In the light of our reconnaissance, for a second attempt on Thui I Des, Geoff and George established a High Camp at our bivouac site at 20,000 feet, and duly climbed P. 6400 m. on 5 Augur.1 Intending to climb the main summit after a rest day, they decided instead to attempt the "Twin Peaks", rather than retracing their steps. A long traverse along the rim of the snow bowl led to P. 6100 m. and thence to P. 6200 m. On the latter summit, an impressive 60 foot rock pinnacle climbed by a pitch of grade IV, they were surprised to find a bird's foot.
To the south, across the valley, we never lost sight of Thui Zom, a useful measuring stick for altitude. Contemplating its improbable northern aspect as we sat out the heat of the day, when climbing was unbearable, we discussed possible lines but it looked so desperate that we gave up thinking about sneaking over and having a crack. No longer envious of the Swiss, we were curious about their progress, so we paid them a visit.' West of P. 6158 m. a long ridge drops down to a low col, the only sign of weakness, guarded by a line of threatening seracs. Hav¬ing tried to reach this "Col of Despair" they produced an impressive collection of broken karabiners and bent pitons, grim souvenirs. Frightened off Thui Zom, they did however climb P. 6175 m. by the straightforward south west flank above the Qualandar Gum glacier, giving the peak yet another name, Thui III.
While the botanists looked at the rich flora of the Thui An, and our liaison officer enjoyed a change of scene down in Sholton, Geoff and Des planned a bold attempt on Thui II (P. 6523 m.). Loaded down with a tunnel tent and food for seven days, they crossed over to the Qalandar Gum glacier (named after seven holy men alleged to have been lost there while attempting to cross the Thui An). Following its West side through an ice fall into an upper snow bowl they spent their second night On a col above the Shetor glacier, then continued over a subsidiary 20,000 foot peak, to a Camp at about 19,800 feet, below the south ridge of Thui II and well placed for a summit bid. Once again, how¬ever, Thui II was guarded by the weather. After fourteen fine days it suddenly changed, and a storm on 15 August marked the end of summer and the approach of winter, which we had been warned to expect about then. Feeling rather out on a limb, sitting out the snowstorm in their tunnel tent, there was no alternative to retreat, even though the weather cleared up again for a short time. The climbing season was over.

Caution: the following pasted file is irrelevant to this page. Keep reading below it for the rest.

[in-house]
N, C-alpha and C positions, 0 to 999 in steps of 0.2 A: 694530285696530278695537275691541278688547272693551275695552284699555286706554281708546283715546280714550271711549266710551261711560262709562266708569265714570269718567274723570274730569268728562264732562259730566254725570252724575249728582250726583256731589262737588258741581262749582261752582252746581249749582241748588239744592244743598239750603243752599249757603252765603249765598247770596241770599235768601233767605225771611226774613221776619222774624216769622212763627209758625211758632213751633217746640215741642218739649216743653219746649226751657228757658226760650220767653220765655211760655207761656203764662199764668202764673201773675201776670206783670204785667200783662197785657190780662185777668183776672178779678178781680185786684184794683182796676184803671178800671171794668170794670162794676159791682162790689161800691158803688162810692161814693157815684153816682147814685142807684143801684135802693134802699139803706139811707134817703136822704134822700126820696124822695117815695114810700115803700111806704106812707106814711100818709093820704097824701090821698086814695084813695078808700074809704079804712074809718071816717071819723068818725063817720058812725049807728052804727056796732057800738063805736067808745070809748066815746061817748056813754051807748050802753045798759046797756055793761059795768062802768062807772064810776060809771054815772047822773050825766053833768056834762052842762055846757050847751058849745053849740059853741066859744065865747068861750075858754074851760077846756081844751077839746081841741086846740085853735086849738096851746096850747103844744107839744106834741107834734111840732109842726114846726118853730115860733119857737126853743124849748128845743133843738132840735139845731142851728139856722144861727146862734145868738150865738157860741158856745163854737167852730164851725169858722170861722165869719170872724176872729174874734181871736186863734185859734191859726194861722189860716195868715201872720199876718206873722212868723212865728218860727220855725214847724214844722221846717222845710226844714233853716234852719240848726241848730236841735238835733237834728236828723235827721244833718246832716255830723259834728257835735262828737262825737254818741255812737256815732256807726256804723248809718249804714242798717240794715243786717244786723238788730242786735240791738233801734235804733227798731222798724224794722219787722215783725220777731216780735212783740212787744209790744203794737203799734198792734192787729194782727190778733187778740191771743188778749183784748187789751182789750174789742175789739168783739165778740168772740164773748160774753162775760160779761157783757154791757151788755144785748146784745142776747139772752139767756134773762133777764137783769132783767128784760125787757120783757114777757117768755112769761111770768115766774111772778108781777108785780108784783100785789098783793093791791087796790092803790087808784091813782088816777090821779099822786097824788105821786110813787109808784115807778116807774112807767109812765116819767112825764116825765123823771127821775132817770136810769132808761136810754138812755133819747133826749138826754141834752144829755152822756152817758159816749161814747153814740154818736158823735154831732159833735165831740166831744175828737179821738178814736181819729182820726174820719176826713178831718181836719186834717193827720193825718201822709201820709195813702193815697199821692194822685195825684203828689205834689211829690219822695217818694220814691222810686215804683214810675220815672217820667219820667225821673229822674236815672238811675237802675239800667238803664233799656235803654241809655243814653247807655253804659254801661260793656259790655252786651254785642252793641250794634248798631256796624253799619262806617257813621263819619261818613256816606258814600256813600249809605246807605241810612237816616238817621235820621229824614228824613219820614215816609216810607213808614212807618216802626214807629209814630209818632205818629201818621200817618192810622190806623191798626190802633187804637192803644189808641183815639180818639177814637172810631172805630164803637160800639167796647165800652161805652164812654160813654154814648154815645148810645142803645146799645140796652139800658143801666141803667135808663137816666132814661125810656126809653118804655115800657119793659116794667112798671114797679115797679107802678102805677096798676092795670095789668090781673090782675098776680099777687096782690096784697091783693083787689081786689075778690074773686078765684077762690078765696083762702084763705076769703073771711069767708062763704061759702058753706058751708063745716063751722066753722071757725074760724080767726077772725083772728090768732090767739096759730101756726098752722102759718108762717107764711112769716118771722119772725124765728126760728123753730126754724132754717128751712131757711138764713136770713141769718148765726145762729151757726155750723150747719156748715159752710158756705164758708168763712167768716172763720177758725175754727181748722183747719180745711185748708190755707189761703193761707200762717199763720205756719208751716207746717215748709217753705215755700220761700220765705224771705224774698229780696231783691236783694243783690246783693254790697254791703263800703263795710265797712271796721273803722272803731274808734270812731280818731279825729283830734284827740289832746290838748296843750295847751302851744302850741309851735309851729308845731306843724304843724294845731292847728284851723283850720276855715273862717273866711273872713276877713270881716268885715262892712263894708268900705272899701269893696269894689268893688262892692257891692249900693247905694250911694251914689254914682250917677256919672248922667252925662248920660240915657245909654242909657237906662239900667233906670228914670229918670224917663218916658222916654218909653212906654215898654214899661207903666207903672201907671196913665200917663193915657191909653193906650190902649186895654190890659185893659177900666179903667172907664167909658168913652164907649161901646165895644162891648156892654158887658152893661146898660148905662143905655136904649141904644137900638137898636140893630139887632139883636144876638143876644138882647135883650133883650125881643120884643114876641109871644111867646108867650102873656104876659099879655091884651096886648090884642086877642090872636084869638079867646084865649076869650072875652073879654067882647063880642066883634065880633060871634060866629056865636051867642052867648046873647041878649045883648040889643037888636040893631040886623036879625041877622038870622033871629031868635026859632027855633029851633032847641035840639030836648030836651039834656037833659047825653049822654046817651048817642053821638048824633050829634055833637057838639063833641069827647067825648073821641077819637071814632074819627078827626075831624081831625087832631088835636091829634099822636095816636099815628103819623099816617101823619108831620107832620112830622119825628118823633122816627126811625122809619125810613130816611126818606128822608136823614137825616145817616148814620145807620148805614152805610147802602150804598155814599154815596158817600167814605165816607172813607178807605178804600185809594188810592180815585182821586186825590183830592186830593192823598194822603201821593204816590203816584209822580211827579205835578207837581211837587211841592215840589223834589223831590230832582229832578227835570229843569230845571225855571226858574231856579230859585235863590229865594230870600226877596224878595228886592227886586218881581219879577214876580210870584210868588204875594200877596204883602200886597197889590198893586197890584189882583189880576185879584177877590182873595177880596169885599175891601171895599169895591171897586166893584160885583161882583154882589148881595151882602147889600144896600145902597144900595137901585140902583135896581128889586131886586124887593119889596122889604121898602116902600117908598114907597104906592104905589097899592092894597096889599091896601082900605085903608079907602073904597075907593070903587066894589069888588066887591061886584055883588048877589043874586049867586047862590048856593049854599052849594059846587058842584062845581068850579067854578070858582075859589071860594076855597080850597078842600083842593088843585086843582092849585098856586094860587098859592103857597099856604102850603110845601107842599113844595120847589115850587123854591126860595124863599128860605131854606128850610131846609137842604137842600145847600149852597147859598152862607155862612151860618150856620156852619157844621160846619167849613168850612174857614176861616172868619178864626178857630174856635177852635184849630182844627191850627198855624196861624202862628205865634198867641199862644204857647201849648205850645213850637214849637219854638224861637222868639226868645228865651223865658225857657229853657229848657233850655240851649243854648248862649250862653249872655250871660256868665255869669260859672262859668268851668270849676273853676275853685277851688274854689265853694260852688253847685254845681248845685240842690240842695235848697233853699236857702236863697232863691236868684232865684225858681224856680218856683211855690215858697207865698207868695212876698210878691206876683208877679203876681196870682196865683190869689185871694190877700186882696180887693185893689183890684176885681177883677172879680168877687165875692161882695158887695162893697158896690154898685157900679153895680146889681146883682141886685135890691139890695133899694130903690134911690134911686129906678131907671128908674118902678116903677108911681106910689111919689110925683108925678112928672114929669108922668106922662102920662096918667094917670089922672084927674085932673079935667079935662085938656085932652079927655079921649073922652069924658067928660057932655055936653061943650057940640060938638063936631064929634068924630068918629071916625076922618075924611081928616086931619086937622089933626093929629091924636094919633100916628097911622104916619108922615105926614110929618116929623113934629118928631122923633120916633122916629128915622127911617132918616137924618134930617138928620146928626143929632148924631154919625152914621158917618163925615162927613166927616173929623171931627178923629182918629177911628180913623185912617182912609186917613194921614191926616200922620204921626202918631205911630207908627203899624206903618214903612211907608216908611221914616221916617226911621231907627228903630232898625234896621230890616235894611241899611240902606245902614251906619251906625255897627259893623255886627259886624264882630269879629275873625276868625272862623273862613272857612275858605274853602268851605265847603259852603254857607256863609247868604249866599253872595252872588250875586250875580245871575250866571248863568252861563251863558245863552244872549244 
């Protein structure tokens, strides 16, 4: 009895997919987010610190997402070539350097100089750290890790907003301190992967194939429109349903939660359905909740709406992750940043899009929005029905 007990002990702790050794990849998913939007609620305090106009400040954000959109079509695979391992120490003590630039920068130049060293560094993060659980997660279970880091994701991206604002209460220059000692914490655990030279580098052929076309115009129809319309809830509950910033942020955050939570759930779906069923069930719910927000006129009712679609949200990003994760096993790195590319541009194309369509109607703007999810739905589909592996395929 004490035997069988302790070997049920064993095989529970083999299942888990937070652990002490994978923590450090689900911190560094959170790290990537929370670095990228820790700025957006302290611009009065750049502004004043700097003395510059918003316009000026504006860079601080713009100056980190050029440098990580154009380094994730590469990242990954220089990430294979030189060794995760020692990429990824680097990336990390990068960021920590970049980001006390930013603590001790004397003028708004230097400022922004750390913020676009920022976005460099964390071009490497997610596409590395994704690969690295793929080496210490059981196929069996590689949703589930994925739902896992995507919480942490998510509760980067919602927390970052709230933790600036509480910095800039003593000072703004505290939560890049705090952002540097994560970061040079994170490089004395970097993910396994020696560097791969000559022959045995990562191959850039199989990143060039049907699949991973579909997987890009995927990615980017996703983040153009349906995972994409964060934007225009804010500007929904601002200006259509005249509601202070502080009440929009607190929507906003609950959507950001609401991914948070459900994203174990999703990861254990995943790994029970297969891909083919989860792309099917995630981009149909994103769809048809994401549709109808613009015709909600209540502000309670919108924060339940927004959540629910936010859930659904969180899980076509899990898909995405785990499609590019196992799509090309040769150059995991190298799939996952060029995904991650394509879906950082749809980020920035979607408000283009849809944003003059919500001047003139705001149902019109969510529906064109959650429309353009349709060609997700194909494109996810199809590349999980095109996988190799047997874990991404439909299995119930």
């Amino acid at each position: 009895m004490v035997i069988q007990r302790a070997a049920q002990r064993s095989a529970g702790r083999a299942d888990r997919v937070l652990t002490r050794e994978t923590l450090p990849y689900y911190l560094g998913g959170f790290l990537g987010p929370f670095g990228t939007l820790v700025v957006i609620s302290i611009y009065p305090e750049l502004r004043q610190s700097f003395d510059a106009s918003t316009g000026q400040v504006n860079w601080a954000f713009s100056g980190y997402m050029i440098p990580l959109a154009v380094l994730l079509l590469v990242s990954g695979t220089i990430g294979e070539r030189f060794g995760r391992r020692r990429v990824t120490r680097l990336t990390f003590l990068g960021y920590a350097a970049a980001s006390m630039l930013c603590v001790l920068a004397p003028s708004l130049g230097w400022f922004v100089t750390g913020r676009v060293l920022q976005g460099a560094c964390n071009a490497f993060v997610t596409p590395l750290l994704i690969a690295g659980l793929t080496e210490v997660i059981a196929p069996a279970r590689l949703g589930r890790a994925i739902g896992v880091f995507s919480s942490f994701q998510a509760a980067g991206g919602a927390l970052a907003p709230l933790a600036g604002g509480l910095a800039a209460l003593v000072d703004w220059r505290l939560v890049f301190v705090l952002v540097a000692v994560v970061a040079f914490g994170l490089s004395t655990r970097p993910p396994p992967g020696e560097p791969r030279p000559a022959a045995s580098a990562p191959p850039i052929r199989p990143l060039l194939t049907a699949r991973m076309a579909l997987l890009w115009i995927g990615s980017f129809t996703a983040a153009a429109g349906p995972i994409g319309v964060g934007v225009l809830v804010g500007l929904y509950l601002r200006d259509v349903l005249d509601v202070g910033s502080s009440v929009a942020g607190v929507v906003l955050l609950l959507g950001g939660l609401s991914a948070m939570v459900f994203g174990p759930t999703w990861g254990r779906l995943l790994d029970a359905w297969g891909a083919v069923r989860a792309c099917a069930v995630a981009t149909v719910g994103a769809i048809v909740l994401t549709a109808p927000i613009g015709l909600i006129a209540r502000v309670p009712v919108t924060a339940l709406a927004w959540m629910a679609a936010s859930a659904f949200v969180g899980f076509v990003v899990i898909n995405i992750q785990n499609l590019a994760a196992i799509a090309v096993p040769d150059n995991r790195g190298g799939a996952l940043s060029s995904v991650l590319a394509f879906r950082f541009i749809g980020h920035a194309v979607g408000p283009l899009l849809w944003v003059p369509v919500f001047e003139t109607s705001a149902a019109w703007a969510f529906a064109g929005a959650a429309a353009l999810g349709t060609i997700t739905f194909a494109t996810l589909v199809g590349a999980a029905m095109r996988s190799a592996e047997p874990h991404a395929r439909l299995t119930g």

On the walk out down the Thui Gol, Geoff and I walked up onto the Ghalsapar glacier to examine the southern defenses of Thui Zom. A barren rocky bowl, hemmed in by steep walls, we felt glad that circumstances had thwarted our original plan to establish a Base Camp on that rubble covered glacier. Partly covered in cloud, the southern side of Thui Zom looked as im¬pregnable as the north. However, the fine looking surrounding peaks stirred our imaginations, and to the south the Mushk Bar glacier remains unexplored. The Thui Gol has much to offer .strong determined parties seeking alpine style climbing on a large scale. From our experiences the key lies in making full use of the summer months to ensure complete acclimatisation.